Germany’s Marcel Kittel took his first victory for Katusha-Alpecin as he won the bunch sprint of stage 2 in Follonica ahead of world champion Peter Sagan. Fifth on the line, New Zealand’s Patrick Bevin of BMC Racing Team took over from his teammate, Damiano Caruso, in the lead of the overall classification.
Data collected by Velon’s devices on the riders’ bikes tells the detailed story of the stage: Data and an explanation guide can be downloaded here.
1 – Marcel Kittel (Team Katusha Alpecin) 172km in 4h12’24”, average speed 40.887kph
2 – Peter Sagan (Bora – Hansgrohe) s.t.
3 – Giacomo Nizzolo (Trek – Segafredo) s.t.
1 – Patrick Bevin (BMC Racing Team)
2 – Damiano Caruso (BMC Racing Team) s.t.
3 – Greg Van Avermaet (BMC Racing Team) s.t.
Stage 2 winner Marcel Kittel said in the press conference: “My last victory at the Tour de France in Pau was eight months, that’s a long time. It feels good to win again. This season, things weren’t going perfect straight away. We had to deal with defeat, which was part of building the team. Today’s victory brings a lot of confidence to the guys who work for me. We really believed we’d do it. Coming to Tirreno-Adriatico, I knew I was in a good shape, we kept motivating each other for today’s stage. The boys brought me in great position, so I could choose where to start my sprint. I felt very hungry and it’s wonderful to have won.”
Race leader Patrick Bevin said in the press conference: “Fifth in the stage is a great result on its own. To lead the race is a product of good teamwork and a good job done yesterday. Today, I was caught behind the crash. We got back on with 3km to go but it spread out the bunch. It changes a sprint when you have a crash like that. It’s a real privilege for me to lead such a big race. It wasn’t planned within the team this morning but some team-mates of mine came up to me and said let’s have a crack at the sprint. I’m new to this team but it shows the camaraderie. It’s weird to take the jersey from a team-mate but I guess it’s part of bike racing. It changes nothing for tomorrow, though. I’ll do my work for the team the same way I usually do it.”
Stage 3 – Follonica – Trevi 239km
The stage is very long and challenging, with several mild and not overly long climbs. However, they total a remarkable difference in altitude. The route starts in Follonica and runs across the northern province of Grosseto, almost reaching Mount Amiata. It then crosses Montalcino, heading for Chiusi. After entering Umbria through Moiano, the route becomes slightly easier all the way to Montefalco, and then enters the final circuit in Trevi, to be covered once. There are four average-category climbs: Roccastrada, Passo del Lume Spento and Cibottola along the route, and Trevi at the finish.
The final circuit is highly demanding. The Trevi climb is covered twice, first to pass over the finish line and then at the end of the stage. After the passage, the climb extends for a further 300m with gradients peaking at 16%. A fast-running descent on relatively wide roads leads to the ancient Flaminia road, and then, past Borgo Trevi, the final 3km lead all the way to the finish. The road is narrow with gradients exceeding 13-15%, and a few short descents before the final 300m, topping out at around 20%. The road is 7.5m wide on tarmac.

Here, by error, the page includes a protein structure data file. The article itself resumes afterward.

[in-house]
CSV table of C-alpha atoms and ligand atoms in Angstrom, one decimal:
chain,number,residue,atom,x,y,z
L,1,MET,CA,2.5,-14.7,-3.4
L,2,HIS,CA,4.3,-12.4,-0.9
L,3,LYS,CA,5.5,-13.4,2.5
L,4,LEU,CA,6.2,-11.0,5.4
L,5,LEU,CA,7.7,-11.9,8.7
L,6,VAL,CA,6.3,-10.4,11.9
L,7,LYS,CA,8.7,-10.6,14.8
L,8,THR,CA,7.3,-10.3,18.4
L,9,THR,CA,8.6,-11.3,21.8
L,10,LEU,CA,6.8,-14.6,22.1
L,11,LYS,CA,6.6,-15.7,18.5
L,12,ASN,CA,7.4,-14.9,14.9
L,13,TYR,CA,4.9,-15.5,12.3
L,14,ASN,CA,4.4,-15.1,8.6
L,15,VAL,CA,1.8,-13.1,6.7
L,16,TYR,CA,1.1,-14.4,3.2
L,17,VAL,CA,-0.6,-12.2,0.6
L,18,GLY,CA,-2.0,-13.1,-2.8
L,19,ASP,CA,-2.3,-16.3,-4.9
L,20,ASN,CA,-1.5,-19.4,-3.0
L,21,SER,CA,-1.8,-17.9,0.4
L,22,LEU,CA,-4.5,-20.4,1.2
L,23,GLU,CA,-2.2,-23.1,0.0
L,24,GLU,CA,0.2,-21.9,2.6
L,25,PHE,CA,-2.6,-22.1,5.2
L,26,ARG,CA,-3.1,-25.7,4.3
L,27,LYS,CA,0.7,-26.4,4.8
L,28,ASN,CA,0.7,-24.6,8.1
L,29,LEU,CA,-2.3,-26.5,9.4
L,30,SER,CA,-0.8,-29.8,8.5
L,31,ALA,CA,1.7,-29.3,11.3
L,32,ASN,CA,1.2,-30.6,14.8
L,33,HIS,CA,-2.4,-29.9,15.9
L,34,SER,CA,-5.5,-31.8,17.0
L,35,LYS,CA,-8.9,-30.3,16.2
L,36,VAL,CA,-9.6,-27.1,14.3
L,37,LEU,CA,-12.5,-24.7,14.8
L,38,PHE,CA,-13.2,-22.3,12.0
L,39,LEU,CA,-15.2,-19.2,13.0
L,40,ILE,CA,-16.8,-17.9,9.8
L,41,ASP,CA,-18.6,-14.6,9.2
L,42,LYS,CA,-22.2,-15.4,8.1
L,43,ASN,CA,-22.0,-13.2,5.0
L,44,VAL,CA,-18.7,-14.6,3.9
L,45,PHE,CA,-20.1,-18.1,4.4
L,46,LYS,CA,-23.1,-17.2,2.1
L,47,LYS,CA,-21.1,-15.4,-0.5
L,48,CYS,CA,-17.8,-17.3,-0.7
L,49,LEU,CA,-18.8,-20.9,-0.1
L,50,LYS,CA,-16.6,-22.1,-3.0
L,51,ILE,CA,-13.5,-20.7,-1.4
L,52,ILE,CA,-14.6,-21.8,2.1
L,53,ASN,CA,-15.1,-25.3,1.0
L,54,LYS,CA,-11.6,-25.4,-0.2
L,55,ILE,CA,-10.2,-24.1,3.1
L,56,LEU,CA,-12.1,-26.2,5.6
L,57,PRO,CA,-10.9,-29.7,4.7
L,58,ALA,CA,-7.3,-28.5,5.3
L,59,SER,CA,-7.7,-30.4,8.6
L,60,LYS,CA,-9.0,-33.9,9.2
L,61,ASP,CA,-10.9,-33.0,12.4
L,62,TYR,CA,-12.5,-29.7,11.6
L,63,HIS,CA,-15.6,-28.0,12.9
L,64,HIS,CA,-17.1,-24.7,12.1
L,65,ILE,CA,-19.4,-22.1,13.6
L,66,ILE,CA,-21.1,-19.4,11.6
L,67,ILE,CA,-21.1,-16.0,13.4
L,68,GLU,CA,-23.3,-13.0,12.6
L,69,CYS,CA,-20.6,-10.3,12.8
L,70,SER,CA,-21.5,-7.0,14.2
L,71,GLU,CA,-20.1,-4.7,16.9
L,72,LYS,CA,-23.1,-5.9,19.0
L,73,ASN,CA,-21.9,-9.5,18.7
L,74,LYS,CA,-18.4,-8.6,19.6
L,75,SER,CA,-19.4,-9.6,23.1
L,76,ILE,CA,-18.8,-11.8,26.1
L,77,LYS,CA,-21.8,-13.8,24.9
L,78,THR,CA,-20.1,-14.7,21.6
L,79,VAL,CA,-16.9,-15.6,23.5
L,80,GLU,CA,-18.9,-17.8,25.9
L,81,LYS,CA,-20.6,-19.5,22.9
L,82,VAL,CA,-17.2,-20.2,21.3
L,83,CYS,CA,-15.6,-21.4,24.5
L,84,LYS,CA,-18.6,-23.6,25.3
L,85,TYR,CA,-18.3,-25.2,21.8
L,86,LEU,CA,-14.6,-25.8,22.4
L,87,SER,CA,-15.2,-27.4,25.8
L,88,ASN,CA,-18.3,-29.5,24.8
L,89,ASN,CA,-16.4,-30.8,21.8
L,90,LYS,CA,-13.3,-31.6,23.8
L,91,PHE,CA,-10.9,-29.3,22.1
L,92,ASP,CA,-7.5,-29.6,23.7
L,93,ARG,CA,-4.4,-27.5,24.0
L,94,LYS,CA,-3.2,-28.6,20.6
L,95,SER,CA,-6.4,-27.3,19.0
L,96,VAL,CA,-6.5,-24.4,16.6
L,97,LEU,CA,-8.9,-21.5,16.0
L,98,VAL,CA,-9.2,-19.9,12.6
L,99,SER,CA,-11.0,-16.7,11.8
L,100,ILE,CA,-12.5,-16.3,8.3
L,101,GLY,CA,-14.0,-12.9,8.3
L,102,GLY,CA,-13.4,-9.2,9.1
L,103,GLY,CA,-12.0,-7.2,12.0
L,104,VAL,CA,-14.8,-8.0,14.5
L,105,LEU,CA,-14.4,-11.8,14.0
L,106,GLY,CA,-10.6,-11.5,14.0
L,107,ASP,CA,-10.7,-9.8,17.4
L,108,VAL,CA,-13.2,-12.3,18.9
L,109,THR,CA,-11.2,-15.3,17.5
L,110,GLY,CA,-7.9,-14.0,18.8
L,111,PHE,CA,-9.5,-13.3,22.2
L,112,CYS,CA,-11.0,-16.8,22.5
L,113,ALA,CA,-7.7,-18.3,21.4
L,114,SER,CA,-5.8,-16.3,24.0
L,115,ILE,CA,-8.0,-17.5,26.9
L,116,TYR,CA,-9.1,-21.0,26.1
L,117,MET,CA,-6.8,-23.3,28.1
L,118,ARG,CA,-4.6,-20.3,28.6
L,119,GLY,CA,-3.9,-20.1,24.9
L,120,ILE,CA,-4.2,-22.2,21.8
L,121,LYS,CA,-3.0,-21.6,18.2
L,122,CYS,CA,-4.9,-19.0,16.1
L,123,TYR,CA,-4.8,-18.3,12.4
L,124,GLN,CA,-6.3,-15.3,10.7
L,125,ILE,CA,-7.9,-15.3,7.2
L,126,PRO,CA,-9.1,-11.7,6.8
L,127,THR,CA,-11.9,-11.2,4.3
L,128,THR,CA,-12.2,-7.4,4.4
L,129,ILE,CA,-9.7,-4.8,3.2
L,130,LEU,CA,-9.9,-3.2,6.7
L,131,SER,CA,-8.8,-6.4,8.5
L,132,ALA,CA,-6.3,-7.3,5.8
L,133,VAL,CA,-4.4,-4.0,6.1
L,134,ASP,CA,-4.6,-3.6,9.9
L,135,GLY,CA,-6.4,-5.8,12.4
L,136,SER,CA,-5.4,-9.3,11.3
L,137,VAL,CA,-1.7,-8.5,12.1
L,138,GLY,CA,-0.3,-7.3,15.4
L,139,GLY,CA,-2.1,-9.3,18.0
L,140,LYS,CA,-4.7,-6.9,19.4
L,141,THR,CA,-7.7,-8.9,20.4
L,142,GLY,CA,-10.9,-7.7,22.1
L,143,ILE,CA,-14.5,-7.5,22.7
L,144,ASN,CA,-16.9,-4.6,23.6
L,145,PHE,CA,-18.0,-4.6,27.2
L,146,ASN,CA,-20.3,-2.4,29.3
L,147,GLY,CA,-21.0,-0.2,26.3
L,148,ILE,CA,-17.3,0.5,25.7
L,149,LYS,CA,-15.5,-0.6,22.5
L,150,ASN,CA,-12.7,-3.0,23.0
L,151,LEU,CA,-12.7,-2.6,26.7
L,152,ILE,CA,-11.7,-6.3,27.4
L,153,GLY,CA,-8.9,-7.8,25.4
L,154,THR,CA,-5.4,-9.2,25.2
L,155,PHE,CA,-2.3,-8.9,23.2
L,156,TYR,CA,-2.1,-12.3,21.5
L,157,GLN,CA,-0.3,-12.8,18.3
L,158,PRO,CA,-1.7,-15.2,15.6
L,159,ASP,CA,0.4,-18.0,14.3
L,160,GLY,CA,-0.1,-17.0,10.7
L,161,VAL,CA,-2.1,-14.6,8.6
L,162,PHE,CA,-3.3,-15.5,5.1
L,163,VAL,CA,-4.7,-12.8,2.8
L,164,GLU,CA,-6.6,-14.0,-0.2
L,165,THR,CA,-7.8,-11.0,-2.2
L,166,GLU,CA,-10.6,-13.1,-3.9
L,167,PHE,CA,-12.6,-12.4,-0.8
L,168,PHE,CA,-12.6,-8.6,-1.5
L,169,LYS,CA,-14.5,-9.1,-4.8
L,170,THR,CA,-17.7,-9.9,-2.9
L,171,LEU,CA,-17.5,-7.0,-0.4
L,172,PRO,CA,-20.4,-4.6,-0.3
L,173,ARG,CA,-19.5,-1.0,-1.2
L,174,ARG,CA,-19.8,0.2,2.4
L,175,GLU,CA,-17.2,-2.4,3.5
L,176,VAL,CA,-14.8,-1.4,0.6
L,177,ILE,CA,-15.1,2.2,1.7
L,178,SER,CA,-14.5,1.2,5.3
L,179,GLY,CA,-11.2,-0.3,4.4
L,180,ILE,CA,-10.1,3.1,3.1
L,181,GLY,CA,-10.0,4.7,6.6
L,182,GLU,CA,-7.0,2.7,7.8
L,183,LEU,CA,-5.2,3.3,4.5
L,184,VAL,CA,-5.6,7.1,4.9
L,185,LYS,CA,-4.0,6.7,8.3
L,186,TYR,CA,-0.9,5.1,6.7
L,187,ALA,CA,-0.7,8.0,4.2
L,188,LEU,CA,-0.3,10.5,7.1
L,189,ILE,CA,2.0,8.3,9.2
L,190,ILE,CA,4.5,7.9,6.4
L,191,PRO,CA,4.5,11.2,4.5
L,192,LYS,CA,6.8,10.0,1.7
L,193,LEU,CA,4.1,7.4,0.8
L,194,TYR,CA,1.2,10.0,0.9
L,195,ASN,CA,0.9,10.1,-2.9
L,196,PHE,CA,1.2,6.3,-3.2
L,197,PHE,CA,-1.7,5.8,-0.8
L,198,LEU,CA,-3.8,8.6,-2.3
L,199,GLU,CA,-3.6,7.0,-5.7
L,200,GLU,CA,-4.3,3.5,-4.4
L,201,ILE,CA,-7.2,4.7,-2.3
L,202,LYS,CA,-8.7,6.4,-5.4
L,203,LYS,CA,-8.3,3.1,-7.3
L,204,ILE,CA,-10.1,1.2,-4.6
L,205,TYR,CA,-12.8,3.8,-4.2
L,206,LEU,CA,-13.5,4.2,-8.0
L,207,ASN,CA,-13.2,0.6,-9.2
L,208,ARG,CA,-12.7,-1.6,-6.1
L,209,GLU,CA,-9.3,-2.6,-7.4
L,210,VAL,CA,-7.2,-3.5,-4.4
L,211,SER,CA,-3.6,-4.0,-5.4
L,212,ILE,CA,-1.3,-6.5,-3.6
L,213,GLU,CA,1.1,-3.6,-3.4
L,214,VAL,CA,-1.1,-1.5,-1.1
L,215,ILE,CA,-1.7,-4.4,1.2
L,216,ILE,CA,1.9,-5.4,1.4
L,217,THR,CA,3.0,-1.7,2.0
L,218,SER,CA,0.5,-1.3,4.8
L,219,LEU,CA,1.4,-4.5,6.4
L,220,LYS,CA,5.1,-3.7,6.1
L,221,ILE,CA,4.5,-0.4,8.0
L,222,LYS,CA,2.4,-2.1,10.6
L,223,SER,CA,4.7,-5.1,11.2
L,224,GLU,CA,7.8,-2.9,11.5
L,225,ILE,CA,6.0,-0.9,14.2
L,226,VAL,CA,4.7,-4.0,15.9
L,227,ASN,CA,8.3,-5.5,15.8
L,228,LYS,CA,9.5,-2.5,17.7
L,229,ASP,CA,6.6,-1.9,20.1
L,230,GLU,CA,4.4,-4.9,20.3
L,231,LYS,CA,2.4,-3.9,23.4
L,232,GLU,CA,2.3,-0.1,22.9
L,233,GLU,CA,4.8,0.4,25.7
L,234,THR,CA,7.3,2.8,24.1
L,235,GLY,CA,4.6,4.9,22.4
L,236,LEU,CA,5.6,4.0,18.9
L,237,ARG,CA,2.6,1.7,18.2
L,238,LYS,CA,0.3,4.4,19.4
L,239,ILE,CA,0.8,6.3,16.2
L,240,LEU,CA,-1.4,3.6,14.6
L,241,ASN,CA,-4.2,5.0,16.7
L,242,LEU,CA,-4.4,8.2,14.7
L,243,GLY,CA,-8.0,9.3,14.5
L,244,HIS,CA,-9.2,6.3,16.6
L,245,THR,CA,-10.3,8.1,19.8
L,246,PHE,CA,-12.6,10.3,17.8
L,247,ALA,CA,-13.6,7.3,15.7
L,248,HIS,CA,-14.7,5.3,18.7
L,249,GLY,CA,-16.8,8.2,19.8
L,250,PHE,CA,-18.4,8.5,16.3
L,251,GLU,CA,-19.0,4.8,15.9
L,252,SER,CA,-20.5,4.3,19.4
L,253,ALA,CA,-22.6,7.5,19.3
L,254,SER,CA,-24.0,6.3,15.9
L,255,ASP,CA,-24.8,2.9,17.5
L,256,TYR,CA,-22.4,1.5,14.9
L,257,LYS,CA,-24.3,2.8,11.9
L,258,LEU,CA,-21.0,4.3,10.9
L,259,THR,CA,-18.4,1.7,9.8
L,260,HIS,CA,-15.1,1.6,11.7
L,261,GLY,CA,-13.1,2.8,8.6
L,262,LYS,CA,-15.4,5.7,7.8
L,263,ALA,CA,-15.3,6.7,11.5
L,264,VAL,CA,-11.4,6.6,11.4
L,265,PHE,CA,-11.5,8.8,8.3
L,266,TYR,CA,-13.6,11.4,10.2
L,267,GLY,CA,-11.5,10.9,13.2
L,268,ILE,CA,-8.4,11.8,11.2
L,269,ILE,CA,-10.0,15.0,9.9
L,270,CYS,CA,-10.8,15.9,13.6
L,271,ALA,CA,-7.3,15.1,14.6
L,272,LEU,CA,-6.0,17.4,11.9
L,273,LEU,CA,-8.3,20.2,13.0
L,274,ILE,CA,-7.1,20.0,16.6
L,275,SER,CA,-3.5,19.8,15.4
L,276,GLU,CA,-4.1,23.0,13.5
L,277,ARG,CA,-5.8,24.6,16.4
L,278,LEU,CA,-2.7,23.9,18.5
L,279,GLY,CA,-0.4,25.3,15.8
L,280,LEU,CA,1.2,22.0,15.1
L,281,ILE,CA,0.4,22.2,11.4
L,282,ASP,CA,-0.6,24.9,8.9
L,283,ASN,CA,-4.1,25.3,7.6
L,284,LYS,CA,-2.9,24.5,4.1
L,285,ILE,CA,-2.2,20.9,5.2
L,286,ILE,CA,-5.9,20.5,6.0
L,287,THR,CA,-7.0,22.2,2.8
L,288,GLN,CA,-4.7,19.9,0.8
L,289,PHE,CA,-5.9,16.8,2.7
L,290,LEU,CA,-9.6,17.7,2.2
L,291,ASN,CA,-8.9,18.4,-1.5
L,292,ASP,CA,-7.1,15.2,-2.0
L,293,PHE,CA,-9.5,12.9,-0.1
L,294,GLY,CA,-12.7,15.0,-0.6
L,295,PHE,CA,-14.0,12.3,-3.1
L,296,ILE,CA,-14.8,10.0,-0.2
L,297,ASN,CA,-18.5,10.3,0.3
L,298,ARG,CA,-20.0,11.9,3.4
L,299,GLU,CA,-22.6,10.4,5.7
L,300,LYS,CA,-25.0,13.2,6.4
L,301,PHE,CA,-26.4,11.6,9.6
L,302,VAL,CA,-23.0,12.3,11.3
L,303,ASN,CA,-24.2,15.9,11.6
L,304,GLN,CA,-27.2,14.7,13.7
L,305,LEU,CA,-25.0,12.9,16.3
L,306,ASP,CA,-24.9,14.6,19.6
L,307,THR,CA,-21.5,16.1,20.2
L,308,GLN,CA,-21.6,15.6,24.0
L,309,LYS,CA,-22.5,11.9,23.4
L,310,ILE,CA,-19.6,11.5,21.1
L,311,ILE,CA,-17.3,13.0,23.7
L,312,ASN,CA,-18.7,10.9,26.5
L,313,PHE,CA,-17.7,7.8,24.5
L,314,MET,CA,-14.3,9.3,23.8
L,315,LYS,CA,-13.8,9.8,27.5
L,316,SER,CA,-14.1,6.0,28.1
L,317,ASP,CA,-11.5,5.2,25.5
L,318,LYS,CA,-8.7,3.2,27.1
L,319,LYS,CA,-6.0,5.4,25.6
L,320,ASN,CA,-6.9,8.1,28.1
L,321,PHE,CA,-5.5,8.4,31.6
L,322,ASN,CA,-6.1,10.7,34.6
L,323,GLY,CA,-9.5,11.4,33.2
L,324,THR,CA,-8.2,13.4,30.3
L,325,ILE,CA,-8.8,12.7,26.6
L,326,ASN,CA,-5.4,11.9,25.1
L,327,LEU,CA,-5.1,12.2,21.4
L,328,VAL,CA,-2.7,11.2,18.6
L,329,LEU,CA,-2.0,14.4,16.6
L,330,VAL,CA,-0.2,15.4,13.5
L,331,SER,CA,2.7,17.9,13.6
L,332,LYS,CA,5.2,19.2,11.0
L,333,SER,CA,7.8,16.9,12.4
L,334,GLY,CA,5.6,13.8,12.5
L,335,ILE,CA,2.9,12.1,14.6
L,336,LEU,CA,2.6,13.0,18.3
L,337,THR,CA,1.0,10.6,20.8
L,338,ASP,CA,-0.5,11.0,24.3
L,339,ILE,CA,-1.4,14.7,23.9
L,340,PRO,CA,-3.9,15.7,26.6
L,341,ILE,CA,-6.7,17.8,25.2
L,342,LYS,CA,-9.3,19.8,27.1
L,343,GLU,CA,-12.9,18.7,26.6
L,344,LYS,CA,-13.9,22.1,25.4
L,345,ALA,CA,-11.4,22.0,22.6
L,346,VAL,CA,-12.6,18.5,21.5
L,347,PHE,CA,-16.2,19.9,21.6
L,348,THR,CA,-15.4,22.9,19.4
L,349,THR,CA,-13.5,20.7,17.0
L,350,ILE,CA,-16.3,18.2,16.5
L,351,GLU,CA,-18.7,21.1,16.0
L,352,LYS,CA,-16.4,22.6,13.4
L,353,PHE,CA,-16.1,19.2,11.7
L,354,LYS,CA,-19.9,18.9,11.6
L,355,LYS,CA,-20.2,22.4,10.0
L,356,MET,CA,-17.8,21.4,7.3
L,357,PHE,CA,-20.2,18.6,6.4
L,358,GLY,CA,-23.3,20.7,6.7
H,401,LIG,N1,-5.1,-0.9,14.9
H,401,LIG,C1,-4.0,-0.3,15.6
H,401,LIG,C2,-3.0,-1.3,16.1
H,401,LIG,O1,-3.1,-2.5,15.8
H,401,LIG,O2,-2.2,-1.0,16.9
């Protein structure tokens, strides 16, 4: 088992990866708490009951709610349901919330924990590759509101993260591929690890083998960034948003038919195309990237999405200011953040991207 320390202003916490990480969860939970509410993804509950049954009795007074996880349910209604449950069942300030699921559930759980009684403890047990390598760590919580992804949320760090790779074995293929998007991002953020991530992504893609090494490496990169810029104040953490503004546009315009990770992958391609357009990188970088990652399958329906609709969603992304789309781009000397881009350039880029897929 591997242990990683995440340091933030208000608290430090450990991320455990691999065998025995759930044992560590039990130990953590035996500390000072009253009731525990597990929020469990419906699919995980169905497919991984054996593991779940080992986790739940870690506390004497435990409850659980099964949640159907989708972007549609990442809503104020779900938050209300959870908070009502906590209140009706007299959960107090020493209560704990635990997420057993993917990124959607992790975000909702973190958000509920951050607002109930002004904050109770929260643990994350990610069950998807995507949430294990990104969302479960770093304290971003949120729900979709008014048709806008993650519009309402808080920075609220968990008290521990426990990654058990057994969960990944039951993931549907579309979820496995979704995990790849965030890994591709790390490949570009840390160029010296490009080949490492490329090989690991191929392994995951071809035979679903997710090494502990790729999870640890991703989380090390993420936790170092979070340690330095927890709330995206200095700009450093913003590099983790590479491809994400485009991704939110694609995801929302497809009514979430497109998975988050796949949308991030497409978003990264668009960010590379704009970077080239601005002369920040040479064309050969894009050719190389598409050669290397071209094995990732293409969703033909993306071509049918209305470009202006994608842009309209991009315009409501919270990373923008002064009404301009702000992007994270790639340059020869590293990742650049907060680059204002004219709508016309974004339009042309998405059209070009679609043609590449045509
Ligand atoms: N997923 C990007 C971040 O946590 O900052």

POINTS OF INTEREST
Follonica lies at the heart of the Gulf bearing the same name, in the Tuscan Maremma, between the promontory of Piombino and Punta Ala, opposite the Elba Island. Its strategic location and mild climate make it a popular destination for seaside, sporting, cultural and eco-tourism. The coastline is a stretch of thin, white sandy beaches, with shallow waters that gradually grow deeper. The surrounding scrubland and lush greenery offer endless possibilities for leisure, relaxation and recreation activities – not just at the beach – such as hiking, biking and horse-riding routes, breath-taking bays and wildlife sanctuaries. The gulf and the surrounding hills offer a large, diverse range of stunning landscapes with a rich history, from the turquoise blue sea, to the mountains and the woods of Cornate di Gerfalco and Montieri. Between the two, a variety of places, villages and hamlets are surrounded by unspoilt nature, with their unique customs, traditions and landscapes. Nearby are a number of must-see sites, such as the villages of Scarlino, Castiglione della Pescaia and Suvereto, the medieval city of Massa Marittima, and the archaeological sites of Populonia, Vetulonia and Roselle. Local food and wine are just as rich and varied: wine is king and is best paired with some tasty “pappardelle al cinghiale” (fresh pasta with wild boar sauce), the traditional Maremman specialty, or with more delicate, classical fish dishes, such as cacciucco.
Founded in the Roman period, not far from the Via Flaminia and the banks of River Clitunno, Trevi lies among the olive groves and is part of the “Oil Cities” circuit. It has a well-preserved Roman heritage, such as the majestic 1st-century BC walls surrounding the town centre, and medieval heritage, including Porta del Bruscito, Porta del Cieco, Porta San Fabiano and Arco del Mostaccio, which greatly contribute to the unique charm of the city. Piazza Mazzini, bounded by the 13-century Town Hall and civic tower, lies at the heart of the historic district. The verdant hill on which the town was built offers endless possibilities for open-air activities, such as guided tours, walks in the fields to look for wild herbs and learn how they were used in the rural civilisation, biking, orienteering, bird watching or horse riding. As the town and its surroundings are renowned for the production of high-quality olive oil, visiting the local oil mills is an unmissable experience to discover the entire manufacturing process, from olive feeding to oil bottling.
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